We’re back from our much anticipated weekend getaway in Melbourne. We’d been so looking forward to this trip and had really high hopes that it would be a nice break from the pressure of everyday life (especially life with an eating disorder).
In many ways it was. We had a great time exploring alleys and backstreets, eating heaps and soaking in the Melbourne culture. But the build up to this weekend and the overload on our senses—particularly taste—made an attractive target for the ED and Kate faced a few tough battles while we were there. She won most, but she gave in at times too.
It’s never nice to feel like you’re going backwards in your fight against ED, but the reality is there will always be good days and days when it’s a little (or a lot) harder. The important thing for us is that we learn from our stumbles, focus on the positives and move forward more determined than ever to live life without ED.
Day One: Thursday
We touched down in Melbourne just before 4pm. Dinner tonight was at Chinatown restaurant Seamstress.
The food at Seamstress is all about traditional asian ingredients combined with modern kitchen techniques. The meals are designed to be shared, which suits us perfectly!
We had an early booking so we had enough time to enjoy our food and make it to The Lion King at the Regent Theatre (if you haven’t seen this musical yet go see it, we both loved it).
After the show our stomachs were starting to rumble and we went in search of dessert. It was after 11pm and we couldn’t find anything to satisfy our cravings. The ED saw its first opportunity. The longer we walked around without any success the more anxious Kate became. Eventually we gave up and went back to the hotel.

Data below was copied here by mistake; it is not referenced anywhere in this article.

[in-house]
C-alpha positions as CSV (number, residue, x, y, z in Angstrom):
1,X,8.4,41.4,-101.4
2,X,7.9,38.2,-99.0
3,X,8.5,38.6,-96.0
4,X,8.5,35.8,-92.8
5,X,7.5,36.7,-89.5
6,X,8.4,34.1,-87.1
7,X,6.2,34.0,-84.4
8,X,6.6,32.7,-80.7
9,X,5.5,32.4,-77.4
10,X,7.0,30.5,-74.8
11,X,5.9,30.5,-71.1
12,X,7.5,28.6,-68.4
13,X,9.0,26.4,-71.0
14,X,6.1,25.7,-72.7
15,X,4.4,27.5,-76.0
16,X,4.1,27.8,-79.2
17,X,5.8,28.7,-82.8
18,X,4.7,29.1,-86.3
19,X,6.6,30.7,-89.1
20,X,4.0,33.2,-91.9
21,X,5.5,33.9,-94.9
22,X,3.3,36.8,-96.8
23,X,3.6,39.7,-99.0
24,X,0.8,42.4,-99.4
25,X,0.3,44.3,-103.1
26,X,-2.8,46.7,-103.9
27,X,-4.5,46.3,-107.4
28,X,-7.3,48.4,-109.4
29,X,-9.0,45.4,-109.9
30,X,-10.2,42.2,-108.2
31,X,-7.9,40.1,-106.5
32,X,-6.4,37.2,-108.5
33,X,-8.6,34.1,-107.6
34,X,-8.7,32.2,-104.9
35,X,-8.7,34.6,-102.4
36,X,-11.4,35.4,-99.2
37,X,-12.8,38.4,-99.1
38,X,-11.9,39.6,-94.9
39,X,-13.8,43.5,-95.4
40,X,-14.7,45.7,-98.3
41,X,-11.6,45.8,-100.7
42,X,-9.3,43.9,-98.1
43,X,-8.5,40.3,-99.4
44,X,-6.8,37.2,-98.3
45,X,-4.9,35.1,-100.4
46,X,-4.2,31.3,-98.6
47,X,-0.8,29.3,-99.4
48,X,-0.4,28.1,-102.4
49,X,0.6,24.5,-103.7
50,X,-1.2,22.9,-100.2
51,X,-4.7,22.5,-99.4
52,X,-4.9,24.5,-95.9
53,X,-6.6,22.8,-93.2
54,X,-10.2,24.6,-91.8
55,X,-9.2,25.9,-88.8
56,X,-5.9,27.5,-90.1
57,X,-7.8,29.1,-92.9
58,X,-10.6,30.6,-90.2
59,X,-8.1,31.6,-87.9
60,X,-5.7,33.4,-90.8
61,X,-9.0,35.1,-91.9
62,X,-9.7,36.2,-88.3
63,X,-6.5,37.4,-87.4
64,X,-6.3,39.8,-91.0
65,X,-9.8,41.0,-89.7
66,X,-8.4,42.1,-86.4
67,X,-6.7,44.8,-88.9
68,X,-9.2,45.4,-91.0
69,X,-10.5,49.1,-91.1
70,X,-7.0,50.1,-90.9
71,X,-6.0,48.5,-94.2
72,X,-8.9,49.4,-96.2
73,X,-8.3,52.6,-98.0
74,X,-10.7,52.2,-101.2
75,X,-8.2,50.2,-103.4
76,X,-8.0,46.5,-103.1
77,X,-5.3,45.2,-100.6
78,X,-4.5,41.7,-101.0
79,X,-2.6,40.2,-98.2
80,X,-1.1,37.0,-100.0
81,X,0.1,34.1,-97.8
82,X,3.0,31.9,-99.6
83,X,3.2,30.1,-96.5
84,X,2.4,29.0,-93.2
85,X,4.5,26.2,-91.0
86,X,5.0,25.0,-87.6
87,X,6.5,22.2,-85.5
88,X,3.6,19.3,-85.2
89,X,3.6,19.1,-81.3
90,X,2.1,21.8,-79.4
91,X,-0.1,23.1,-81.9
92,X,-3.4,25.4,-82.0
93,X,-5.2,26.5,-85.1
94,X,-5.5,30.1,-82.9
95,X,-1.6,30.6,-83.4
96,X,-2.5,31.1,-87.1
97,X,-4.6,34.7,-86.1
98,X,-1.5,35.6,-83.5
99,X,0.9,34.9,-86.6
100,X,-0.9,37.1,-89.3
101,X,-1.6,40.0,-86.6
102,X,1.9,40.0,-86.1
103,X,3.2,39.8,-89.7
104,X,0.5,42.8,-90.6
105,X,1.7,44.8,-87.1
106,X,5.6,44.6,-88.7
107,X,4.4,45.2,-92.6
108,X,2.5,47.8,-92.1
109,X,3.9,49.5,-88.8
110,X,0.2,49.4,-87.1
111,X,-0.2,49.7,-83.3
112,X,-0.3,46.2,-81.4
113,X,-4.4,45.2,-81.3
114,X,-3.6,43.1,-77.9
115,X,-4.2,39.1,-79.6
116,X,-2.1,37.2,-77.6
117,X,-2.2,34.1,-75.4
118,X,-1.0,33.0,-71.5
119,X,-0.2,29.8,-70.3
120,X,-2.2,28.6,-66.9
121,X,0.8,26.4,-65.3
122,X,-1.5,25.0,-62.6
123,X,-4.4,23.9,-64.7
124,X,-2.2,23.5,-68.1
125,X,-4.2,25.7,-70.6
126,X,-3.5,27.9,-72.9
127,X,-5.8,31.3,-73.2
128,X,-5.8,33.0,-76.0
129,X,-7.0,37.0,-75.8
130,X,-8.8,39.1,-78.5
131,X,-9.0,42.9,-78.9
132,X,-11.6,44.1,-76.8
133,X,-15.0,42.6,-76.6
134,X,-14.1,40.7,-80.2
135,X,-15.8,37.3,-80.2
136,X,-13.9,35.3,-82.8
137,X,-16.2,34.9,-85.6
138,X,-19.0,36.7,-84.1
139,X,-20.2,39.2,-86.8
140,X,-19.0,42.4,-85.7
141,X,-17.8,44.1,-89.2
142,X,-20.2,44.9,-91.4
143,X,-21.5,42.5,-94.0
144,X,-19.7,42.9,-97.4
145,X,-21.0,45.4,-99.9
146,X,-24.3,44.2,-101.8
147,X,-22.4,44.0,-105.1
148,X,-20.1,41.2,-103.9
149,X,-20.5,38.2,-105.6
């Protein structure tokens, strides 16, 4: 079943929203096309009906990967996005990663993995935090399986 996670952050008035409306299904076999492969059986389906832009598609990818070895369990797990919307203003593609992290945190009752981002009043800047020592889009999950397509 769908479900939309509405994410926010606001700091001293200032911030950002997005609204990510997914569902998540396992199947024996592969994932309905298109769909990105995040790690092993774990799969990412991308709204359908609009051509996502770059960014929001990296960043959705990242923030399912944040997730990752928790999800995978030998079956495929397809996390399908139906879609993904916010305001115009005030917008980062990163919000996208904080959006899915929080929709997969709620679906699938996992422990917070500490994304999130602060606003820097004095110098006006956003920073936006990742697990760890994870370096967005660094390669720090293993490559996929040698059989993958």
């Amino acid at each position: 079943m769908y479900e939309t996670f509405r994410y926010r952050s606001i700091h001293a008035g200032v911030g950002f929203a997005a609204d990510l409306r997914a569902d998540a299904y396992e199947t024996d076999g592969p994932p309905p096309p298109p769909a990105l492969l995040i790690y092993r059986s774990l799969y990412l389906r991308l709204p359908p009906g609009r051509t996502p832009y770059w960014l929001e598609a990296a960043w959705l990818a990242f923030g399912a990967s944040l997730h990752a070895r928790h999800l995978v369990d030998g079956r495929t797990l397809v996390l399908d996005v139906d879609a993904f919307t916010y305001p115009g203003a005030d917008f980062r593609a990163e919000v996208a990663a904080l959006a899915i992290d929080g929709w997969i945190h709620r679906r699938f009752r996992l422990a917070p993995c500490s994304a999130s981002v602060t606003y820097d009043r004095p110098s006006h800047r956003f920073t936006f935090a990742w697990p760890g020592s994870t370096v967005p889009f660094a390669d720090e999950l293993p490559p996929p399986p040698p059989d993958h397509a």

You might think the fact we didn’t eat any dessert would make the ED happy (and usually it would). But Kate was trying to trust her body’s signals on this trip. She was hungry and prepared to eat, so when we couldn’t find dessert she felt confused and the ED pounced. That’s the thing about eating disorders, they’ll take any opportunity to mess with you—sometimes because you’re eating and sometimes because you’re not.
It was a hard night but we talked it out and went to sleep ready for a better day tomorrow.
Day Two: Friday
Today’s breakfast venue was Stagger Lee’s in Fitzroy.
The food and coffee were both amazing. We only wish we’d had more time to spend exploring the suburb.
At lunch time we made our way to the Queen Victoria Market.
We could have explored the stalls and shopfronts all day, but since taking most of the produce back to NSW was out of the question we moved on… eventually.
Dinner tonight was Italian restaurant Lupino, recommended by two of our favourite Victorians: dietitian Heidi Sze of Apples Under My Bed and Jodie Arnot, director of Healthy Balance Fitness (Jodie is also one half of The Moderation Movement).
The chefs at Lupino work their magic in the restaurant’s open kitchen. All the pasta is handmade and you really can taste the difference.
After last night’s dessert debacle, we were prepared. We’d been to Haigh’s Chocolates earlier in the day (conveniently located in the same building as our hotel), so after dinner we paid a quick visit to Max Brenner to pick up a hot chocolate and salted caramel milkshake and had a private chocolate feast in our room.